SLC Dunk has a Facebook page. Go there. Like us. We're going to be bringing the heat there this season. You will be carpet bombed with content on that social media site from all of the SLC Dunkers. Also get sneak peeks for what's happening on the site, and more 'after hours' discussion.
Utah Jazz media day is going to be this Monday, so be ready for a lot of cool social media content that isn't entirely blog worthy, but Facebook friendly.
Like the David Locke Locked on Sports interview drinking game.
Do you remember the good old days, back when the Utah Jazz traded away Blue Edwards to the Milwaukee Bucks for Jay Humphries and Larry Krystkowiak? Be part of history by bidding on this reversible practice jersey!
Dude, no holes or stains. More seriously though, I liked Humphries' game back when he was with the Bucks, and felt as thought he would FINALLY be that good back-up point guard to give John Stockton a breather. I wasn't crazy about his days with the Phoenix Suns, but maybe that's just because I felt like Phoenix was one of our rivals? But Hump was very legit, and then he became all inefficient and not helpful with the Jazz. It got so bad that two and a half years later the Jazz traded him away again . . . for Blue Edwards.
. . . speaking of being part of history, here some guy uploads a video of the Seattle Super Sonics against the Utah Jazz, in NBA Live 2004. Also, please note that he includes himself as a created player for Seattle, and adds Yao Ming to their frontcourt.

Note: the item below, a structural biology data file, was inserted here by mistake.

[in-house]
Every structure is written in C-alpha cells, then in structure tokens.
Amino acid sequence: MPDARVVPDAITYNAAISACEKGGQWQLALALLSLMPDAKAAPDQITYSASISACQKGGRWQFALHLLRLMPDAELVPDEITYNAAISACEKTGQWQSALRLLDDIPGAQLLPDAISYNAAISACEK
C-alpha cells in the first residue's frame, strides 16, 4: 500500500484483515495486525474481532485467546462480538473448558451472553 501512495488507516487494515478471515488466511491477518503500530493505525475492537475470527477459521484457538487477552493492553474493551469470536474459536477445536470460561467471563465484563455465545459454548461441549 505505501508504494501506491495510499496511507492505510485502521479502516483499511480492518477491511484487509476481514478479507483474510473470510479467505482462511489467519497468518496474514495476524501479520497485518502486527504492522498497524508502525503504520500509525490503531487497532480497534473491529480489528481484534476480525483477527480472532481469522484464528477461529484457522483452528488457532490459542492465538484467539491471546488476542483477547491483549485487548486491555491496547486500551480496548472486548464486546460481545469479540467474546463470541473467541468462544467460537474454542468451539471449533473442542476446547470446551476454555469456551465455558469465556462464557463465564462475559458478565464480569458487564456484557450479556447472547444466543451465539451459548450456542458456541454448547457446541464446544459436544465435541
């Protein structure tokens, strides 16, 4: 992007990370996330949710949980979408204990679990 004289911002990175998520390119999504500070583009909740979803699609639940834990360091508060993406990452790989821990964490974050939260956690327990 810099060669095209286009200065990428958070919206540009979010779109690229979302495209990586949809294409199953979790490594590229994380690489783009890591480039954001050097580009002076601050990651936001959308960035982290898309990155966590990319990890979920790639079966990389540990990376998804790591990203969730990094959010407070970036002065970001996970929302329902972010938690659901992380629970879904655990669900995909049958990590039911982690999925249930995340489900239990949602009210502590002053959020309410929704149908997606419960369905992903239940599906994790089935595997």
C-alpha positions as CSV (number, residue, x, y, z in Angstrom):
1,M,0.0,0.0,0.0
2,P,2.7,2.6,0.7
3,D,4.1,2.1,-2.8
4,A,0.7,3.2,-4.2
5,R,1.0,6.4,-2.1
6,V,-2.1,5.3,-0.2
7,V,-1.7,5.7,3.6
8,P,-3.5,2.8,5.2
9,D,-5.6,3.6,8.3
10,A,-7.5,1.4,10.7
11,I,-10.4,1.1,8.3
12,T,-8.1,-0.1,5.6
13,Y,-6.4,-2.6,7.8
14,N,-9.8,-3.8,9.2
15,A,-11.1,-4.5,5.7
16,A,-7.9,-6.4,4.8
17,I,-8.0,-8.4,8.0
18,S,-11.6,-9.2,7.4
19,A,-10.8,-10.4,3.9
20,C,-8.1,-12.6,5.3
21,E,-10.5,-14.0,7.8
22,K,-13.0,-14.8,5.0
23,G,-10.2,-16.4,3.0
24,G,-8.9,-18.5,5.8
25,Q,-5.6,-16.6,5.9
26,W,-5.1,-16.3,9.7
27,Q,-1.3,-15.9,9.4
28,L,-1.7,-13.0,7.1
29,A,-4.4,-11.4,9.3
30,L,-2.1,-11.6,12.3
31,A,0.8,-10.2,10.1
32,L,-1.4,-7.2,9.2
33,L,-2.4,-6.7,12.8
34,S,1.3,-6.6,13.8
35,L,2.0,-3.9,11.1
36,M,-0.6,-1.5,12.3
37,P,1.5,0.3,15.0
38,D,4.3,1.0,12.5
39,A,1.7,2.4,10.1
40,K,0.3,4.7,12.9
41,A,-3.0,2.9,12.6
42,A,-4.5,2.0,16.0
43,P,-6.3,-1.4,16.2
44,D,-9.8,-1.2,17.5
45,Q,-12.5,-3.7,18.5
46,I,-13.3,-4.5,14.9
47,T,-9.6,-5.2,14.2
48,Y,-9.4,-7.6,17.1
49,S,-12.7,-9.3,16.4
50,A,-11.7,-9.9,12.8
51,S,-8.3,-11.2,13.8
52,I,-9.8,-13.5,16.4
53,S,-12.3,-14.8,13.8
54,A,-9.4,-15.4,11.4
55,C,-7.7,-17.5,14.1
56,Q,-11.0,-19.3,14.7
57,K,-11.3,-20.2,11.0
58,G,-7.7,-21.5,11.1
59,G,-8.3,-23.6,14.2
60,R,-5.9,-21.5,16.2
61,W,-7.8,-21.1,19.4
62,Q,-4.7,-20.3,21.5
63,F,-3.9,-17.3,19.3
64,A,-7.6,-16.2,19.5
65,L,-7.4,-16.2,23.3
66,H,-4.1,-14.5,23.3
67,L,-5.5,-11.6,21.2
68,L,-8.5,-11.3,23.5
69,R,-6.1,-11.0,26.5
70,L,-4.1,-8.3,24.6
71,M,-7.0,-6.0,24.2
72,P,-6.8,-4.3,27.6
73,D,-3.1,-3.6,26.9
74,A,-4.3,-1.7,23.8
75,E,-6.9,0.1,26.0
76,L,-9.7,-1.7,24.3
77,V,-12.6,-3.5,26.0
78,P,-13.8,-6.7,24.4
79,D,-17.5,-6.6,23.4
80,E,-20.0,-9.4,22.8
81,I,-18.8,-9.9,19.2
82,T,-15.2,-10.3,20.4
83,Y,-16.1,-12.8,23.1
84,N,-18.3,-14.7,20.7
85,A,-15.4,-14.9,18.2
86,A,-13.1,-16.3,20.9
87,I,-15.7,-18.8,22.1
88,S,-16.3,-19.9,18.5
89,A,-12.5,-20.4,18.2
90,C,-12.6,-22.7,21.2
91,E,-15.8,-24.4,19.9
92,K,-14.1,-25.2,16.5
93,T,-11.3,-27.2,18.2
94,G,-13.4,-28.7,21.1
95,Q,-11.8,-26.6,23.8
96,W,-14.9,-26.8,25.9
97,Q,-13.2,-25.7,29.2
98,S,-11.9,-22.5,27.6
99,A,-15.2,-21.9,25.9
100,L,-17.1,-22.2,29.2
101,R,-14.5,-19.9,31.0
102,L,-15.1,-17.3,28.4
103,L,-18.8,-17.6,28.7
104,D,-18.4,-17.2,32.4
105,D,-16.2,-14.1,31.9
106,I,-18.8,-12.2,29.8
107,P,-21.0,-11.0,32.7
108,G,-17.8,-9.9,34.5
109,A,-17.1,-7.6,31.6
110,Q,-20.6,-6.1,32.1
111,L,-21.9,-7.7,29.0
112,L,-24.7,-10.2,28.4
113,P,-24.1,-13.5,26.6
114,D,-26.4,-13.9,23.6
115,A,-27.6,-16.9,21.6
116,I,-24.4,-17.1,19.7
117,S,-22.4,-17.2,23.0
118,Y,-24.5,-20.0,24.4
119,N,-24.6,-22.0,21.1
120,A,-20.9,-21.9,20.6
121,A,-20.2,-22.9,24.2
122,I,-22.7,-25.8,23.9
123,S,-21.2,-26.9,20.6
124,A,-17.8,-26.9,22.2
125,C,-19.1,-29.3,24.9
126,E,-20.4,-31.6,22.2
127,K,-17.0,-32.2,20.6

That Matt Harpring fast break finish, tho
To be fair, when I was a kid I probably would have done the same thing. In NBA Live '95 I added Dikembe Mutombo to the Jazz team. Seriously, that's one horrible non-attempt at getting a free agent if there ever was one. Deke became a free agent in the summer of 1996, and the Jazz really *really* should have thrown the kitchen sink to get him. Instead he went to the Atlanta Hawks, who did manage to win 56 games and get to the second round of the Eastern playoffs that year. The Jazz, on the other hand, won 64 games and went to the NBA Finals. Had the Jazz somehow gotten Mutombo as an unrestrictred free agent in the summer of '96 we may have seen a completely different course of history.